For Immediate Release:
May 14, 2021
David Perle 202-483-7382
Norfolk, Va. – After PETA alerted the city’s Animal Protection Unit to Garden Bros. Circus’ plans to perform with animals this weekend, officials confirmed that the circus will not be allowed to use animals. A city ordinance requires traveling animal exhibits to obtain a permit at least 30 days in advance.
“Successful circuses are switching to shows that feature only willing human performers, and that’s exactly what Garden Bros. will have to do in Norfolk,” says PETA Foundation Director of Captive Animal Law Enforcement Rachel Mathews. “Every city, country, and venue that rejects animal acts helps PETA push circuses toward an animal-free future.”
In 2018, Norfolk barred Garden Bros. from using elephants and didn’t allow it to use a horse with a swollen eye. The city also blocked the circus from using animals in 2017 and from using elephants in 2016.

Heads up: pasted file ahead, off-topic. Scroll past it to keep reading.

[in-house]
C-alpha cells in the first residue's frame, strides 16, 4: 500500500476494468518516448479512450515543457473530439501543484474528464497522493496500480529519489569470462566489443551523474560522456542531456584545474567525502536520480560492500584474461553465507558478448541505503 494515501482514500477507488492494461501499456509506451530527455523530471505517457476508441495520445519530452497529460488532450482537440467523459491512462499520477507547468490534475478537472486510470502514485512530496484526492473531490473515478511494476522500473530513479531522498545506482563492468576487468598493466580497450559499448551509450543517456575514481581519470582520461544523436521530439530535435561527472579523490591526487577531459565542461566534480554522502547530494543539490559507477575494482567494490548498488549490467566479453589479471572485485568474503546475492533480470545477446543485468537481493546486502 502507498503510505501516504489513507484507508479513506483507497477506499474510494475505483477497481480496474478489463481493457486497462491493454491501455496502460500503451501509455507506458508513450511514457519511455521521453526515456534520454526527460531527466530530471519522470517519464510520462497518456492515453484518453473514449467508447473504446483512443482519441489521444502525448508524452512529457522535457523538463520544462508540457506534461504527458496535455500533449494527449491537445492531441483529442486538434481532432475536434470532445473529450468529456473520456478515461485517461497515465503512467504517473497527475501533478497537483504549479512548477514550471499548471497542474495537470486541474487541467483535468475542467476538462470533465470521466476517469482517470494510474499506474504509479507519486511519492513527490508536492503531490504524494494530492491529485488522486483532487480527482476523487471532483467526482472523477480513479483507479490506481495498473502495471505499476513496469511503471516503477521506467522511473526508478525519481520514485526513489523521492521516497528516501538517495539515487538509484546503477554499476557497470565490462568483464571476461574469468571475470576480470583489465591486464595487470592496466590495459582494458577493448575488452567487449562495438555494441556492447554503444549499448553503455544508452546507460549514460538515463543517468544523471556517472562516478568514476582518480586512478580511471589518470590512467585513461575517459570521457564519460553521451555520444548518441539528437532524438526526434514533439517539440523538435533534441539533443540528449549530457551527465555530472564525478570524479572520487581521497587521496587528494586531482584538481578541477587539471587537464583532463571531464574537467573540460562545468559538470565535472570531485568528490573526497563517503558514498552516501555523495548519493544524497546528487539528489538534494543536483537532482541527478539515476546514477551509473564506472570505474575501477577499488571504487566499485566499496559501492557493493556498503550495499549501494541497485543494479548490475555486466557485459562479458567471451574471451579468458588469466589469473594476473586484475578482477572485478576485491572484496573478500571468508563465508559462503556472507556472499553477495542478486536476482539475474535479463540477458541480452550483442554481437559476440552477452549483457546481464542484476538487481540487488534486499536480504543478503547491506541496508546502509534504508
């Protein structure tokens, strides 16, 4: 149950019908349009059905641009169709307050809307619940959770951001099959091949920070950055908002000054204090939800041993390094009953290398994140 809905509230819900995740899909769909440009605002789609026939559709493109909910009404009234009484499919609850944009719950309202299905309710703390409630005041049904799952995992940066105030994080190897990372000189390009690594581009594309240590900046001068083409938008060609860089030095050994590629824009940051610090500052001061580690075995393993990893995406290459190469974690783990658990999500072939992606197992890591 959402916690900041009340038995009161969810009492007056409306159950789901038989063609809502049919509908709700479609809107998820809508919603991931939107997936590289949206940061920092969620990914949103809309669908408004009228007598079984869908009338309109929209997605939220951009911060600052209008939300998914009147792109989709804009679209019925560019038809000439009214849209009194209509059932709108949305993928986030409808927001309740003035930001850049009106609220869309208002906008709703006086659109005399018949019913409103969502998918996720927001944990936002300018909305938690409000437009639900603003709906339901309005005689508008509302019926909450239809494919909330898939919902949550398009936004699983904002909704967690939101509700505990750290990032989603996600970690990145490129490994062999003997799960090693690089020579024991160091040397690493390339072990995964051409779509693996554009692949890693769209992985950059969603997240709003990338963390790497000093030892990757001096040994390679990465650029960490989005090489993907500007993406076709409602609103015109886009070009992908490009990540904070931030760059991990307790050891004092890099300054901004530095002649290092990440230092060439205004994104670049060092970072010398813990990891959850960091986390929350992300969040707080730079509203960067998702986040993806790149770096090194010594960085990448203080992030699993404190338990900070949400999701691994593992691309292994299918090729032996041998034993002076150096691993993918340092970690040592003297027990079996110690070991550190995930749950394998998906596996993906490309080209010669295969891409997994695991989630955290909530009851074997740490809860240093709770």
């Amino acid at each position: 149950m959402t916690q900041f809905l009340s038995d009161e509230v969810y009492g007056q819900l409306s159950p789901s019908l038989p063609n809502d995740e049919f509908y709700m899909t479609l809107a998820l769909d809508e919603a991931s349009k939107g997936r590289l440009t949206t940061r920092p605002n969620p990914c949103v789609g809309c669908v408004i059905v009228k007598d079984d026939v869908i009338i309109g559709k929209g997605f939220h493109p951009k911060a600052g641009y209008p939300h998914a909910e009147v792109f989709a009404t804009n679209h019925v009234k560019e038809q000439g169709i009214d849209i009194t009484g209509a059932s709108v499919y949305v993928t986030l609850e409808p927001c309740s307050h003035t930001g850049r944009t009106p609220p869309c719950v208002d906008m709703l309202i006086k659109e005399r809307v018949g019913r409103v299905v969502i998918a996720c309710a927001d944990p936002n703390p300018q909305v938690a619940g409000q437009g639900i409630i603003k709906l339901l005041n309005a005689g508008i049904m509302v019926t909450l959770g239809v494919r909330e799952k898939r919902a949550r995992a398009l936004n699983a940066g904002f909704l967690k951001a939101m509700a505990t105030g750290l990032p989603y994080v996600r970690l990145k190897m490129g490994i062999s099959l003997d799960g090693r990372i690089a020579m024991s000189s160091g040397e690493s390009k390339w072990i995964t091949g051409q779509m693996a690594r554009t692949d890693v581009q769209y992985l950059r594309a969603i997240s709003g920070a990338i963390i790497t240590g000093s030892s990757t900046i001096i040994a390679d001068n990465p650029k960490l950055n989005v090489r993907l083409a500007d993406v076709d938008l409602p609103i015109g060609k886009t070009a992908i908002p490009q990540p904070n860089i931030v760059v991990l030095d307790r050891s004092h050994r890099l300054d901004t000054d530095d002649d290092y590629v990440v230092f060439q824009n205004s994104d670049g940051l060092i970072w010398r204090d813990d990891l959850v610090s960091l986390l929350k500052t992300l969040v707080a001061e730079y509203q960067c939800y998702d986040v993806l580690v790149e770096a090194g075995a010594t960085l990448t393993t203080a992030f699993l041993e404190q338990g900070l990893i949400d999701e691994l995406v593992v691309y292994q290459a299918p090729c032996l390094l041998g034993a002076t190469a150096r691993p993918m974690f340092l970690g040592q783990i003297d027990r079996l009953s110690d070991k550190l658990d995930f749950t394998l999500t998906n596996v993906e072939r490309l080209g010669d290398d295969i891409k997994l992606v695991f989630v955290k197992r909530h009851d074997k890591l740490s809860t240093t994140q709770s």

In 2018, officials in Massachusetts prevented Garden Bros. from using an underweight horse in performances and officials in Missouri charged handlers for holding elephants, camels, and ponies on hot asphalt without shade. In a 2017 whistleblower complaint, a former Garden Bros. employee described frequently seeing elephants with blood dripping from behind their ears and reported that a handler beat, punched, and kicked a camel after a performance. A handler was also caught repeatedly whipping a llama.
In 2020, following years of PETA pressure, Garden Bros. stopped forcing elephants to perform, but it still exploits horses, dogs, and camels.
Numerous other venues and localities across the country—including in California, Connecticut, Florida, Georgia, Kentucky, Minnesota, Mississippi, Missouri, New York, South Carolina, Vermont, Virginia, and Washington, D.C.—have canceled Garden Bros. shows or barred the circus from performing with animals.
PETA—whose motto reads, in part, that “animals are not ours to use for entertainment”—opposes speciesism, a human-supremacist worldview. For more information, please visit PETA.org or follow the group on Twitter, Facebook, or Instagram.